What experiences do you need before entering the medical field?

Work or volunteer experience – why is it beneficial for me?

Vacation time usually brings in the feel of being lazy, catching up on movies and TV shows, chilling by the pool, traveling and lots more fun activities. But it can also be used in a productive manner by gaining valuable experience in the field of medicine (if getting an MD degree is your ambition).

Work or volunteer experience boats your understanding of what really happened in the medical work, what the realities are of involving yourself in the profession of caring for others and also gives you an understanding of the challenges and demands of the medical profession.

Experience in the medical field gives you the opportunity to understand and inculcate the needed attitudes, skills and behaviors that are required of a doctor. Communication skills, empathy, social skills, people centric, organizational skills, detail oriented, to name a few.

This experience will not only look good in your personal statement but give you the added advantage of combining studies with experience showing that you are willing to do what it takes to earn your MD degree.

How much work experience do I need?

As much experience as you can get. There is no specific limit or number of hours. But it is beneficial for you to work in a variety of different places that will give you exposure to various elements and components involved in the medical field. Don’t worry too much about the quality of work, length of time or how prominent a work experience is. Instead engage in these volunteer or work activities in order to learn from every experience and take in the insights and awareness that these experiences can provide.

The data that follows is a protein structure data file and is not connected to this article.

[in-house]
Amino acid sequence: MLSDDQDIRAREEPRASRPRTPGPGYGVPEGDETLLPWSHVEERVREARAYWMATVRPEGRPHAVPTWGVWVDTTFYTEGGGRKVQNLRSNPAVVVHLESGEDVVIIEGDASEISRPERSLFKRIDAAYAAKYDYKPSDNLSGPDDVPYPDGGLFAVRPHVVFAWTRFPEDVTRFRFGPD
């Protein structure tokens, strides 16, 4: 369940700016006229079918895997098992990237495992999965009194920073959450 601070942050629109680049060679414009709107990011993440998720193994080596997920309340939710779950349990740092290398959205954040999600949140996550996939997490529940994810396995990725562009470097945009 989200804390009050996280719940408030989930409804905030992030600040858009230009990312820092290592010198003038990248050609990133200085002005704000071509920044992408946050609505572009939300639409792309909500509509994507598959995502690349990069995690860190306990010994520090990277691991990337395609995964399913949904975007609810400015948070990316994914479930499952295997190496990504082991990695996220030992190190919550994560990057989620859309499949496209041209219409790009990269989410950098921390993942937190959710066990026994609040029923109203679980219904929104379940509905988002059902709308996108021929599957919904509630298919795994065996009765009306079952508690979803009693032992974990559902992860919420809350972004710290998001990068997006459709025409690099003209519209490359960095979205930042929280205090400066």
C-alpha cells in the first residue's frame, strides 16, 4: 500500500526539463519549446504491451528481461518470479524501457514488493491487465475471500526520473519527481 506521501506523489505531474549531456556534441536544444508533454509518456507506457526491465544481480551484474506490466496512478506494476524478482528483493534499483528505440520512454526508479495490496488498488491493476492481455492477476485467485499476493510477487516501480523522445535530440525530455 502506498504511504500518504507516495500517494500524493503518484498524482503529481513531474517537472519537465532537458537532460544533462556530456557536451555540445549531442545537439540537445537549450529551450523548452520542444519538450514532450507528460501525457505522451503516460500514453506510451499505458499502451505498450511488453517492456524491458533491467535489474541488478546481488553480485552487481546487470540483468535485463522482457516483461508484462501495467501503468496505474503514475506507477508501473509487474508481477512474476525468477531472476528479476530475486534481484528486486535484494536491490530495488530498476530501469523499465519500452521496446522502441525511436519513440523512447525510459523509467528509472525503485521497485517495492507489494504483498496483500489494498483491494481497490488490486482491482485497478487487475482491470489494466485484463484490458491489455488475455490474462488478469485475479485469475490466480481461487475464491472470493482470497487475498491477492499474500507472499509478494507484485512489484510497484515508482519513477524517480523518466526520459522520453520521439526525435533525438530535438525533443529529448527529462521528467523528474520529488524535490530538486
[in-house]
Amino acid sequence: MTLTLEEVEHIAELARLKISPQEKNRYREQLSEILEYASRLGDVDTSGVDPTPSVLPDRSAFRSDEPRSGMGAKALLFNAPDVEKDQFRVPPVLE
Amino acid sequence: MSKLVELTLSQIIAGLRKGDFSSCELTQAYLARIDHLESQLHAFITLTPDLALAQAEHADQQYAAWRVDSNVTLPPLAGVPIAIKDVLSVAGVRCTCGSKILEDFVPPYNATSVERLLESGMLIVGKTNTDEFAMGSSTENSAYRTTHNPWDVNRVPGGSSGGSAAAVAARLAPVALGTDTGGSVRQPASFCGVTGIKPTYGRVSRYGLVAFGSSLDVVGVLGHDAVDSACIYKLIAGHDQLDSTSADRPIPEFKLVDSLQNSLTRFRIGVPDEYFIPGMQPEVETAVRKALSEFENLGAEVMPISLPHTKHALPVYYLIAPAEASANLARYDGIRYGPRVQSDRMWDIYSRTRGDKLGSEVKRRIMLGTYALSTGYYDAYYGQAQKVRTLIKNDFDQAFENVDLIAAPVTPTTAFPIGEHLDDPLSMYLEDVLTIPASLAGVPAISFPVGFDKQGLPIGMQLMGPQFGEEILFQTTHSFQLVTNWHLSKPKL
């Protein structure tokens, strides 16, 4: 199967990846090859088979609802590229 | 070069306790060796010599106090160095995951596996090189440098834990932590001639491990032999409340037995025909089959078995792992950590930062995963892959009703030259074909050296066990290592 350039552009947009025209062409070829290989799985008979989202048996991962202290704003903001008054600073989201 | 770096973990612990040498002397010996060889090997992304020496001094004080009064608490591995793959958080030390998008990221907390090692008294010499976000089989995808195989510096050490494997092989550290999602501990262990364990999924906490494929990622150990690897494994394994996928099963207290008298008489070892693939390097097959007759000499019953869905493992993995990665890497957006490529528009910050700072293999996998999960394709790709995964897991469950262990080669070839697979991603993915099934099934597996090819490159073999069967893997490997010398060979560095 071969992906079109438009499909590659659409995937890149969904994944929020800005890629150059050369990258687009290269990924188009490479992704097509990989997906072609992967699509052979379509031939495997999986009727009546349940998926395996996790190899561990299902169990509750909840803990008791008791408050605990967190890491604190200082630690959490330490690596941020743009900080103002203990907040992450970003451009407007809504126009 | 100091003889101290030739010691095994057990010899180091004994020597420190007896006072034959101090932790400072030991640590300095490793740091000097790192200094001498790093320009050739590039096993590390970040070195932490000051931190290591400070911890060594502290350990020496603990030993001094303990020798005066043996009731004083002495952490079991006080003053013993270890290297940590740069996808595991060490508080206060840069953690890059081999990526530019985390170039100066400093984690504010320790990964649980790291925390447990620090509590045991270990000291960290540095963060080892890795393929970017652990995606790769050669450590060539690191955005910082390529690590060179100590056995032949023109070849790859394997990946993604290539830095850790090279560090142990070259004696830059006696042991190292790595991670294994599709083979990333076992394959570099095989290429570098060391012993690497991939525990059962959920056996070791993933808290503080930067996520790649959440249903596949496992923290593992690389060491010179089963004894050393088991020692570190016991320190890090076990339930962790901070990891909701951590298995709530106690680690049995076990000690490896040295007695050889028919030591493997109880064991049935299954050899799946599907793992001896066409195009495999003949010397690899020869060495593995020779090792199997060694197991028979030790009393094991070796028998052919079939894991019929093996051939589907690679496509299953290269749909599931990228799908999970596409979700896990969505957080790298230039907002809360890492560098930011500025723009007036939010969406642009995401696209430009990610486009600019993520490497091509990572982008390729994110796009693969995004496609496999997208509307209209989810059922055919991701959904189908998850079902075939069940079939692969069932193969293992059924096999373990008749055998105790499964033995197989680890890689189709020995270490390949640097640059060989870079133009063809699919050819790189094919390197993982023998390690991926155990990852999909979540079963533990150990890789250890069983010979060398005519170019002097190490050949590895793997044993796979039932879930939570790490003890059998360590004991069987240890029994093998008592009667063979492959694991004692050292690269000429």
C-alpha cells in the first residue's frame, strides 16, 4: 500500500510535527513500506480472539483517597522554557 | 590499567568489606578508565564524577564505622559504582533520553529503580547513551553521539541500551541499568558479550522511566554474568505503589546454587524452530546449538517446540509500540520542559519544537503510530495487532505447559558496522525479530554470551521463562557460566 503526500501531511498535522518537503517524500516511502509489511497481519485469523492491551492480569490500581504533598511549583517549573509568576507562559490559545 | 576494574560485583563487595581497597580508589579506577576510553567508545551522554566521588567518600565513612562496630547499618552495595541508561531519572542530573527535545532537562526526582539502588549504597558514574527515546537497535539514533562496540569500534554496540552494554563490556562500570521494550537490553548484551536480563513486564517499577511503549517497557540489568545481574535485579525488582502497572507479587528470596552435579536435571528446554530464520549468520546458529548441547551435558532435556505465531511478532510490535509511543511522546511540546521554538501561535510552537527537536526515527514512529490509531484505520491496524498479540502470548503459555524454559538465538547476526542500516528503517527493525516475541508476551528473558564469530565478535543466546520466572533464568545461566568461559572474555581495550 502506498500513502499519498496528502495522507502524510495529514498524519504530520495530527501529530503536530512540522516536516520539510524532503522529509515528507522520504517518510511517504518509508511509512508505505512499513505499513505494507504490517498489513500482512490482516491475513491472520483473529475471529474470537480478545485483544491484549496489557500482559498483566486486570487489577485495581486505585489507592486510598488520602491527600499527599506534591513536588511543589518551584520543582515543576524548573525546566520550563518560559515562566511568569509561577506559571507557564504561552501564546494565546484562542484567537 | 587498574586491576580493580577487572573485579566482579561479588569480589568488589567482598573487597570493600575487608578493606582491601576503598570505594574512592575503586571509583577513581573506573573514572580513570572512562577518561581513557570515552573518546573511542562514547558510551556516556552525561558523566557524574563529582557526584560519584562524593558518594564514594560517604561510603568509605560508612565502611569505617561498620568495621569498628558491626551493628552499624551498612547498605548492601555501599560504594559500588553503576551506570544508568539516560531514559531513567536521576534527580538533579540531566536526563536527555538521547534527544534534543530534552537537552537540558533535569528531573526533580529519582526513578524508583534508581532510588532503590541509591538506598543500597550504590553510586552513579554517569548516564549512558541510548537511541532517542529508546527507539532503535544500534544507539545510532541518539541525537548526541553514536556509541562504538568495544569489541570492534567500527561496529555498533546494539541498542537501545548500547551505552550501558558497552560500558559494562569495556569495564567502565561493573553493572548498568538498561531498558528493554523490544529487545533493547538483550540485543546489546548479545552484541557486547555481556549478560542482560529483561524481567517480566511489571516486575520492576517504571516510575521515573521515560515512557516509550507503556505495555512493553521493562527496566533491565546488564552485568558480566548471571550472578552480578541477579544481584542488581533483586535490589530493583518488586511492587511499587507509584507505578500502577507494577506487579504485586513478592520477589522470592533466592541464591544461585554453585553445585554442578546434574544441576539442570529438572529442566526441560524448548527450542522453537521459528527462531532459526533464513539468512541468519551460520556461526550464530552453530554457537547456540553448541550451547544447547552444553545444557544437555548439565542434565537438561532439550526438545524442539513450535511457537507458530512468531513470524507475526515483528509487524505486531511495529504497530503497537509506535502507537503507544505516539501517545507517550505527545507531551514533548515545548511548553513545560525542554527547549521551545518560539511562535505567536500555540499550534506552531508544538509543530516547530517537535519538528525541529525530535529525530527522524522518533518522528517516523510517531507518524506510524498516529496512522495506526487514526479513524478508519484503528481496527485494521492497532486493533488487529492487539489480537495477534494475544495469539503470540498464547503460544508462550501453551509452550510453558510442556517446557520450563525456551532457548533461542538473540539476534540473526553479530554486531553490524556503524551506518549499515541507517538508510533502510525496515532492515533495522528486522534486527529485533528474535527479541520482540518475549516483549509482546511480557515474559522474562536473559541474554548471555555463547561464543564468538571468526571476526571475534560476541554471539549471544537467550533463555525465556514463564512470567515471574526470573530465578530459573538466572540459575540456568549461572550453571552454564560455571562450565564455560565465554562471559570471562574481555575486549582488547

Start looking at your options as early as you can. Send polite request letters in advance. Be persistent in your attempts at getting a spot in the healthcare facilities you have asked to work at.  Ask friends and family if they can get you in touch with any medical professionals who will guide you in this endeavor. Ask your family doctor if you can shadow him or her for a set amount of time to gain an insight into what he or she does. Take up jobs as a receptionist at a clinic, giving meals for patients, or go on community visits. The highest profile experiences aren’t always the best teachers about the reality of medicine, so try to be flexible and open-minded and opt for a variety of jobs. Any experience is good experience. All this will help you get before all the competition arrives and enable you acquire the required experience faster than anyone else.

Are there any other relevant experiences I can try out?

Many non-clinical experiences too will help you develop valuable skills that are necessary for the field of medicine. Take up tutoring students – builds communication, patience, social skills, organizational skills, etc. Organize any event like a fund raiser – teaches you organizational skills, interpersonal skills, coordination skills, etc. Take up culinary lessons– dexterity is an important skill to be optimized in the field of medicine, confidence, being meticulous and through, etc.

Use these jobs and training to teach you valuable skills you need as a physician. You can mention these in your personal statements which will add depth to your experience.

What questions will my interviewer ask about my work or volunteer experience?

These are few questions you can prepare for before heading into the interview about your work or volunteer experiences:

  1. What key things did your work experience teach you?
  2. What did you observe at your workplaces – any skills or abilities people need to be physicians?
  3. What skills do you think you have acquired that make you eligible to study medicine?
  4. What impressed you most about the staff and healthcare professionals?
  5. What did you learn about teamwork during your experiences?
  6. What do you feel about the demands and challenges that are brought about by the profession of medicine?
  7. Give us an example of an event that was most memorable to you while you worked.
  8. What was most challenging according to you in your work or volunteering experiences?
  9. Give us an example of an incident that you considered challenging and how you handle that situation.
  10. How has your non-clinical experience helped?
  11. What have you done until now to gain an appreciation for the study of medicine?
  12. How does communication affect a physician? Give us an example of good and an example of bad communication while you were working.
  13. Who are the important people who provide care for patients?
  14. What are some of the major advantages and disadvantages of the place where you worked?
  15. Are there any differences that you observed between primary and secondary care?

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